RK: Are there any self-build schemes you’d advise first-time buyers to investigate?
KMc: I’ll let you know when I find them! At the moment, we’re looking at new projects we want to follow for a new series of The Street. There are some schemes we’re hoping to follow, but they’re in their early stages. These programmes have taken what’s happened at Graven Hill and moved it on. For example, one of the projects we’re looking at is a community self-build scheme, where people are coming together and building with their housing association. In the next round of projects emerging from local authorities’ programmes, I’d like to see opportunities for people to work with others and come together as a group. It appears to me that this is the next big thing in self-build – a community focus, which is really empowering for young people. It gives them solidarity, strength in numbers and it means when they go to talk to a mortgage company, they can go in a group – there are lots of advantages here.

RK: Have you witnessed any alternative self-build methods first-time buyers are using to get a foot on the housing ladder? E.g. Multigenerational living.
KMc: The above mentioned community-based self-builds are the kind of things we’ll undoubtedly see more of. Multigenerational living is excellent, and it’s healthy that our streets contain houses for people of all generations and backgrounds. I also like the idea of tenure-blind housing...it’s civilised. I believe the community self- and custom-build scene will become particularly interesting.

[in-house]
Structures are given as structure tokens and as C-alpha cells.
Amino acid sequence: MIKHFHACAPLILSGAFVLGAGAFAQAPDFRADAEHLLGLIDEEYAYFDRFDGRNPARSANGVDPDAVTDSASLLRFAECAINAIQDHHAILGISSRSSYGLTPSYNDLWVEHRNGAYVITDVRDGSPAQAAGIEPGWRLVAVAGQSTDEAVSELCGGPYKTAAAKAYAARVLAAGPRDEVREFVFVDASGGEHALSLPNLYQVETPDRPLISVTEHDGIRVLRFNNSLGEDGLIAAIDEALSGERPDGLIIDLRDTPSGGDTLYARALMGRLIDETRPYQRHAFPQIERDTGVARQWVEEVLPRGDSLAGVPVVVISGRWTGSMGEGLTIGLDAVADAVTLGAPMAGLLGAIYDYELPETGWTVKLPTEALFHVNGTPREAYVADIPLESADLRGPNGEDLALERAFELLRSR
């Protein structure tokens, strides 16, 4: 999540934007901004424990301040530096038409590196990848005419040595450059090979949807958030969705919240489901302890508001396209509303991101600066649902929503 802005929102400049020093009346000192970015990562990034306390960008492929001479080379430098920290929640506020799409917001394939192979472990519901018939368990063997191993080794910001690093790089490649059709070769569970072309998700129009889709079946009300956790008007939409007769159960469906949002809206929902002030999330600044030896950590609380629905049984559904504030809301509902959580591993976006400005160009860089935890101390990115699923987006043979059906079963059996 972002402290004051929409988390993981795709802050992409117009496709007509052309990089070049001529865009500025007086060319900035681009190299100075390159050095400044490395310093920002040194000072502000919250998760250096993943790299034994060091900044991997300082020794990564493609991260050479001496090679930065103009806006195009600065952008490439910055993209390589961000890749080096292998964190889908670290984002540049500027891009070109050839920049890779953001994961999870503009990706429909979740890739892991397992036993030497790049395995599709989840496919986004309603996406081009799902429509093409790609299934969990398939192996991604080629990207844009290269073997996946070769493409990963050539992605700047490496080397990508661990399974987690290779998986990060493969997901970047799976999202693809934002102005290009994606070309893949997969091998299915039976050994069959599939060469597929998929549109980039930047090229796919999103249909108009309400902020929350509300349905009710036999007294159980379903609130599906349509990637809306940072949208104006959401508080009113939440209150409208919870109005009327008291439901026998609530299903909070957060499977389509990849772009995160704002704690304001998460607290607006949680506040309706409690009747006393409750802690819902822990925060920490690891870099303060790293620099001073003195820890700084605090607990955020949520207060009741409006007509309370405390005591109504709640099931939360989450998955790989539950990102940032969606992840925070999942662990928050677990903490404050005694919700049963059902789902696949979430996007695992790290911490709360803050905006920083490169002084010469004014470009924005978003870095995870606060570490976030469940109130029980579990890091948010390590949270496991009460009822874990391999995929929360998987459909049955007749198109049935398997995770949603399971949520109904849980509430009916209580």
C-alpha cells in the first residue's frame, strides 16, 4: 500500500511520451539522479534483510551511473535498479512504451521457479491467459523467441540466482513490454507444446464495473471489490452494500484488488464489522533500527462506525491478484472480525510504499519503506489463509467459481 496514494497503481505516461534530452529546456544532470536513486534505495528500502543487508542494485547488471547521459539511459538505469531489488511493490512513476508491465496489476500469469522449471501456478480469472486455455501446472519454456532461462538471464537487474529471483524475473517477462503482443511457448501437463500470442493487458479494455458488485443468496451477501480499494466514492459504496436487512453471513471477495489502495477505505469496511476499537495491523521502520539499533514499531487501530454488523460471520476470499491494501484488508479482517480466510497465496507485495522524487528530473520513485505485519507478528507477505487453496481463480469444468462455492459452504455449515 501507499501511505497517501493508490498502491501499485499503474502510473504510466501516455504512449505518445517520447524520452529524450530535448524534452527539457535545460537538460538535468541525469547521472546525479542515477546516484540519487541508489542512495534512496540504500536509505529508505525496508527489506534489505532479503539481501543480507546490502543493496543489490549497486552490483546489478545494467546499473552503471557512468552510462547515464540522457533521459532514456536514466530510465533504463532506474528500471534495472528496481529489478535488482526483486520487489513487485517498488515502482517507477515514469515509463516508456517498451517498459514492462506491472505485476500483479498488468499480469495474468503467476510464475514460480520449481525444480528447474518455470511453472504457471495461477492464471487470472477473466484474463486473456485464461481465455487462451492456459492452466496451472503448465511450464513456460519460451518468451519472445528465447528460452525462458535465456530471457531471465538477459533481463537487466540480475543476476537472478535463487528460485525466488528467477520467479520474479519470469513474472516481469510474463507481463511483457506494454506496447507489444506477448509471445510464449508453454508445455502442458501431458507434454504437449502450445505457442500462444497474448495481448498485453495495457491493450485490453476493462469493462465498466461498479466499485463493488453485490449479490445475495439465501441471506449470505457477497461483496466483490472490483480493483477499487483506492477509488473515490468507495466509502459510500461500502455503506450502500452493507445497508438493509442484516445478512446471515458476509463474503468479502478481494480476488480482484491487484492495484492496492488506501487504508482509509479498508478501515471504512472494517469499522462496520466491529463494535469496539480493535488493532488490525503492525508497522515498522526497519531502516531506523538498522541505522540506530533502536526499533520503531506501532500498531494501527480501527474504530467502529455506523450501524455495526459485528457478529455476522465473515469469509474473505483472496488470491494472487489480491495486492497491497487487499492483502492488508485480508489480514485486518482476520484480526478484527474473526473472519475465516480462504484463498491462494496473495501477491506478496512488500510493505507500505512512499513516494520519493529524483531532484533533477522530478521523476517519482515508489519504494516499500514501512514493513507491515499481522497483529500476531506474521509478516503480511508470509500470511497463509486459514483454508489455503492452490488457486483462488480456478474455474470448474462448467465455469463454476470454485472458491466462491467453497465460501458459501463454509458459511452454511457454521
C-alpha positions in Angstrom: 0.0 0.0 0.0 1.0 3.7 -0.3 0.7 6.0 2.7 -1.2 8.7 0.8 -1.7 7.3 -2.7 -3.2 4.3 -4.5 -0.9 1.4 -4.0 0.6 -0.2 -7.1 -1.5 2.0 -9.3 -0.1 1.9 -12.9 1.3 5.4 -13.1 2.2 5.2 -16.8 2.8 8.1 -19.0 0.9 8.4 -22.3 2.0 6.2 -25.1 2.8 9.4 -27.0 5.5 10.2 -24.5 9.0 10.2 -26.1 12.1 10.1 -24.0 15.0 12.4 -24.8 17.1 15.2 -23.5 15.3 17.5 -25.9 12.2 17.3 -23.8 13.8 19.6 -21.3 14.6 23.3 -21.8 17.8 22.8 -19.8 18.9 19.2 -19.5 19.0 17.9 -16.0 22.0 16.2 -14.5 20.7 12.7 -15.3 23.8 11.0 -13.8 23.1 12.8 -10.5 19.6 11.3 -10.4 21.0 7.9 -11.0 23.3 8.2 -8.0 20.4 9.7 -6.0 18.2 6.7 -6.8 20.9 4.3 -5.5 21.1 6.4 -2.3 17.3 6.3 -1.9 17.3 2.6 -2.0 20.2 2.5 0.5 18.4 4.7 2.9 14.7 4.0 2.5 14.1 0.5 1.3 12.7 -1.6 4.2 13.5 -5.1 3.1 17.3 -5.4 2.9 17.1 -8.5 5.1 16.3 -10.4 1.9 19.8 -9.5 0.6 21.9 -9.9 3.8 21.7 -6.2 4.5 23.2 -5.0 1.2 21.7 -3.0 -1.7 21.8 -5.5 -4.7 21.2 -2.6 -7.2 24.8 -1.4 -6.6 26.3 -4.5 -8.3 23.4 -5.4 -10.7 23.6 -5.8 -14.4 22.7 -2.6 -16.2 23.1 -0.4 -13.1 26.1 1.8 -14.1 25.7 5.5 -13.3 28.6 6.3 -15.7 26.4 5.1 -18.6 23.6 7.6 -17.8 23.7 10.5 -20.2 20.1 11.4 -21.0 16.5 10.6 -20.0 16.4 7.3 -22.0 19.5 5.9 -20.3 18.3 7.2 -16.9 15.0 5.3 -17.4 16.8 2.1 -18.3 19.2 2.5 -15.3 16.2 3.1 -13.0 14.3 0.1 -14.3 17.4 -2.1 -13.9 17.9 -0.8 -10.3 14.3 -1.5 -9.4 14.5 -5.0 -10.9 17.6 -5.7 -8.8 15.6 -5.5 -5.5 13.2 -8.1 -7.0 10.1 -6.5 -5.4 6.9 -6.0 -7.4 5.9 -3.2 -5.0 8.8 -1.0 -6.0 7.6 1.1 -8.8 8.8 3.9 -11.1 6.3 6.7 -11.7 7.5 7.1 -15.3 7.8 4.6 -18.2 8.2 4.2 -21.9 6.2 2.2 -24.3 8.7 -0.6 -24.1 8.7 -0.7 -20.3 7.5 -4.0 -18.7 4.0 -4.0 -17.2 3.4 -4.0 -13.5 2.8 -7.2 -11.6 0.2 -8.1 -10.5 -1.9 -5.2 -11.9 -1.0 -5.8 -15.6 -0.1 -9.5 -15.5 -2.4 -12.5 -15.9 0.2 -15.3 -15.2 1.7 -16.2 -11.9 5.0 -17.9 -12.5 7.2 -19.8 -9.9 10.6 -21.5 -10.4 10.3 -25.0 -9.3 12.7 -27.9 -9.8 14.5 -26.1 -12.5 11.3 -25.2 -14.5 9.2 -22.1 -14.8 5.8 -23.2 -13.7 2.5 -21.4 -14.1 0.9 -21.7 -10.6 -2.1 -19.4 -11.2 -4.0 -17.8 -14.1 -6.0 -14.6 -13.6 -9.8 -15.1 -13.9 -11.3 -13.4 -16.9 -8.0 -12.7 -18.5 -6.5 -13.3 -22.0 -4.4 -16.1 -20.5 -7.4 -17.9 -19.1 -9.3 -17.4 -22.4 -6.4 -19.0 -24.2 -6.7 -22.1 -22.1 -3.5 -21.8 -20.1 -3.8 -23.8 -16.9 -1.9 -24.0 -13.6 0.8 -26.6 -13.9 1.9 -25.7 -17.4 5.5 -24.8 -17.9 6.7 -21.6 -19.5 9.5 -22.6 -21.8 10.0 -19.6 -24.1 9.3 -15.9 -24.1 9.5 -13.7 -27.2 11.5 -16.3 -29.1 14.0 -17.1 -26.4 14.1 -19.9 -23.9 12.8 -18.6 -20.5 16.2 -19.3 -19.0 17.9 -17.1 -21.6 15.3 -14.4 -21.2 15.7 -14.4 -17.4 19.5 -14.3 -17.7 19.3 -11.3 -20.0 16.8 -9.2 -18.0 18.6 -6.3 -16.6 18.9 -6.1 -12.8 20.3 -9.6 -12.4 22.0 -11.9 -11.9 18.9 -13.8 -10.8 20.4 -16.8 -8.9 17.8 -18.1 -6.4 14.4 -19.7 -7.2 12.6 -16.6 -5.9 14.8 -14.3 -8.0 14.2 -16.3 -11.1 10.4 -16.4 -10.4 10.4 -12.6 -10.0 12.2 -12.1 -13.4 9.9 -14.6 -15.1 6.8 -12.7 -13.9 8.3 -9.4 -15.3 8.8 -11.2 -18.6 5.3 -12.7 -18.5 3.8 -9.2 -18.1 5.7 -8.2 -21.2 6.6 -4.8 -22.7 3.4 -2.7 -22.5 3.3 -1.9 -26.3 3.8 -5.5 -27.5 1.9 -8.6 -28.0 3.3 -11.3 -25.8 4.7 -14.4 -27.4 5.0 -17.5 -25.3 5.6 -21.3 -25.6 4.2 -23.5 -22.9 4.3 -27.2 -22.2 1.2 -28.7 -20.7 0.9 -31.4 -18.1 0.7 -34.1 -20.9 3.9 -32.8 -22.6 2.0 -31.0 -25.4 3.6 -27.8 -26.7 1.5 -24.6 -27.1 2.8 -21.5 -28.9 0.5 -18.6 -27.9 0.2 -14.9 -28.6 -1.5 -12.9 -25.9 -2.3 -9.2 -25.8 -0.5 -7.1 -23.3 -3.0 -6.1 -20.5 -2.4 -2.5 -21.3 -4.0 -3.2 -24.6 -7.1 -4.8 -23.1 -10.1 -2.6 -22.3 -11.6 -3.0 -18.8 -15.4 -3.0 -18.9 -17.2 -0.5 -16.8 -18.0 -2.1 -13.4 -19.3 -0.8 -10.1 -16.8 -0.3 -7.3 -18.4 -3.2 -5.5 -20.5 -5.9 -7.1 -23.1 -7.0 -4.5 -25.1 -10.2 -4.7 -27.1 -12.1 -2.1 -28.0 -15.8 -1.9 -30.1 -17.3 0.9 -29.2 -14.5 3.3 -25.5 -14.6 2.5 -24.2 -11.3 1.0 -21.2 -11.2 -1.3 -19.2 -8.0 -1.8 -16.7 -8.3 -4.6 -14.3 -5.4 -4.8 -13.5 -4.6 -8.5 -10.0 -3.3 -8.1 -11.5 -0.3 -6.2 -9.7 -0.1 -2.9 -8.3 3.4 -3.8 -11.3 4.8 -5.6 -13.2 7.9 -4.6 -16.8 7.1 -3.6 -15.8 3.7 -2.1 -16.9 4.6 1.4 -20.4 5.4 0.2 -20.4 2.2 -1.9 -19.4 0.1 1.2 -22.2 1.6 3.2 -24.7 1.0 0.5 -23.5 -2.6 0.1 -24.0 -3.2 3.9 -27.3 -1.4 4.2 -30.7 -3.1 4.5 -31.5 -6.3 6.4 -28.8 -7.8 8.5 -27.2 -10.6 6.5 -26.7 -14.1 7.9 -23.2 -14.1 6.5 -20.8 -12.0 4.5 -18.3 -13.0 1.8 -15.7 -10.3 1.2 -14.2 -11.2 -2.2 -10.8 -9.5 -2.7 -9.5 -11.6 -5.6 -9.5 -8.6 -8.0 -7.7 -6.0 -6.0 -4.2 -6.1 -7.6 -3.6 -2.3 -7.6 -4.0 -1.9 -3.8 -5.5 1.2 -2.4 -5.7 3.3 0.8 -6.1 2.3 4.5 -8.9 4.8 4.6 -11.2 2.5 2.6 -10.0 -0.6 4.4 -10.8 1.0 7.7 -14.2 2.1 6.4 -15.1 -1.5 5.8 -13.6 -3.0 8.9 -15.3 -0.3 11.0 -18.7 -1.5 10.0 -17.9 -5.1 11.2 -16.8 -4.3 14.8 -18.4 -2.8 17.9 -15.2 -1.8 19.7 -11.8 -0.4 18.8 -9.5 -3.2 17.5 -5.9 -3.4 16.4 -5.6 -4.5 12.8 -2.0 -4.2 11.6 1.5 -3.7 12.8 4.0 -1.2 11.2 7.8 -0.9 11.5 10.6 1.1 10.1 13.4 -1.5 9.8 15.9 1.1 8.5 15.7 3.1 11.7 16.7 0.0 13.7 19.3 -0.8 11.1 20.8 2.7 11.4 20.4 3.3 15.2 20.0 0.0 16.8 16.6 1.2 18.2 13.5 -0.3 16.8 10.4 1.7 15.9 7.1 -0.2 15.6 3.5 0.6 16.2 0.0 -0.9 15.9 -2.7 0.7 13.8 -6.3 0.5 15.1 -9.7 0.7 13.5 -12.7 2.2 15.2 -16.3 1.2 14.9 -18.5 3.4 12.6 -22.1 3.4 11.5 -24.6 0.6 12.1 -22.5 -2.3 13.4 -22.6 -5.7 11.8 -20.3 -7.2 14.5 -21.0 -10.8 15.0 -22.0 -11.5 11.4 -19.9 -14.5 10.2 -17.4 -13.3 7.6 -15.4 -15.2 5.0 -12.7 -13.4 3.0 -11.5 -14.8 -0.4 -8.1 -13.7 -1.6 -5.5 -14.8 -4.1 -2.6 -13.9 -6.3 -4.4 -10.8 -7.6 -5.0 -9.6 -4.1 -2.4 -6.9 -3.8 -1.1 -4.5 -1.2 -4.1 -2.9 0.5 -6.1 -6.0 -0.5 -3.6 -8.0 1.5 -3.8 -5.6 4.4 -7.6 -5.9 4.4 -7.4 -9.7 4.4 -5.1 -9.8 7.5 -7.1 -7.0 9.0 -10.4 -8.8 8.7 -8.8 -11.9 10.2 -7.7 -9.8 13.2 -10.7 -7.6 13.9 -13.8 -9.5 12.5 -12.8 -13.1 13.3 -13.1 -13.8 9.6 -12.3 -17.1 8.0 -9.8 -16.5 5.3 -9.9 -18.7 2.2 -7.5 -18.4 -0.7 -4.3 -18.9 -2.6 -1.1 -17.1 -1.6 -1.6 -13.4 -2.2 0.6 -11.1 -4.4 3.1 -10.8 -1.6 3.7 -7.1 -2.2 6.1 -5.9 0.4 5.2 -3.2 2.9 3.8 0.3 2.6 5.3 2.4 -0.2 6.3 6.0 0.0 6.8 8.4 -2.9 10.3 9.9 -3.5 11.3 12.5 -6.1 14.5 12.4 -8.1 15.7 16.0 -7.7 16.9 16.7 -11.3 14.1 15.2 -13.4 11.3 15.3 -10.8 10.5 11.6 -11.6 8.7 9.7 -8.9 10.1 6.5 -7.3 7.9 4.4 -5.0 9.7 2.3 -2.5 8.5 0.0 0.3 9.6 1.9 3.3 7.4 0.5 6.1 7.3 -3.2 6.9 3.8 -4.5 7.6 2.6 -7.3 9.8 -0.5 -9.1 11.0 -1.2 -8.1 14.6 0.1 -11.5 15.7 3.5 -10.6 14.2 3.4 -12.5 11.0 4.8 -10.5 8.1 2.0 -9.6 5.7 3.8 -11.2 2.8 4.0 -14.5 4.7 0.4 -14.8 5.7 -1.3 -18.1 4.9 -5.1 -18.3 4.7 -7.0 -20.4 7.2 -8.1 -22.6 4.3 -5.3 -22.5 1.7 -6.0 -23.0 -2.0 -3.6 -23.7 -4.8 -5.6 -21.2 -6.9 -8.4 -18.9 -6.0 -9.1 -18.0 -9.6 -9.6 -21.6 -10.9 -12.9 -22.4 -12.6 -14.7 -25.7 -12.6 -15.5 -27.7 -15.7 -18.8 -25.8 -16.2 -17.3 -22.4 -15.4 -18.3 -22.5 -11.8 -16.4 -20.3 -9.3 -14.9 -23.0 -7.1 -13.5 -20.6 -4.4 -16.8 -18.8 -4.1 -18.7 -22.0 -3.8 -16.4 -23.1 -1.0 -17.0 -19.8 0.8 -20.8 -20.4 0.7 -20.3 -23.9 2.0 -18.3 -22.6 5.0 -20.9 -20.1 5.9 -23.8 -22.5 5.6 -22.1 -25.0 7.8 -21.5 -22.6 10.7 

RK: Are there any tips you’d offer first-time buyers/builders on maximising their budget?
KMc: First of all, don’t rely on the architect to give you a fixed cost; they always give you an approximate value based on precedent. However, do rely on either a builder to provide you with a fixed price or even a quantity surveyor. I’ve always felt very supported on projects by quantity surveyors; they’re very good at holding your hand and telling you what you should and shouldn’t be doing. In my view, they’re always worth it, because they will tell you exactly how much things cost.

RK: Location-wise, what do you think should be top of the list for first-time buyers when searching for a plot?
KMc: In this increasingly challenging world, we have to deal with carbon resources, changes in climate, unknown weather systems and a future where we might not have all the resources we need. Therefore, I’d be thinking to myself ‘where will I go that’s going to make me feel safe?’, ‘where can I go and not have to do everything myself and have some help?’. And, I think that comes from the community; I believe it comes from other people.

If I were looking for a plot to build on, I would seriously be looking at spaces like Graven Hill and other schemes. If your local authority doesn’t have a programme like Graven Hill, ask them why. The reason we made that series is because I wanted to demonstrate that self-building can be affordable and accessible to people from different backgrounds. The reason Graven Hill themselves agreed to do the series is because they wanted to show other local authorities that a small local council could get building. It took them seven or eight years, but they’ve done it!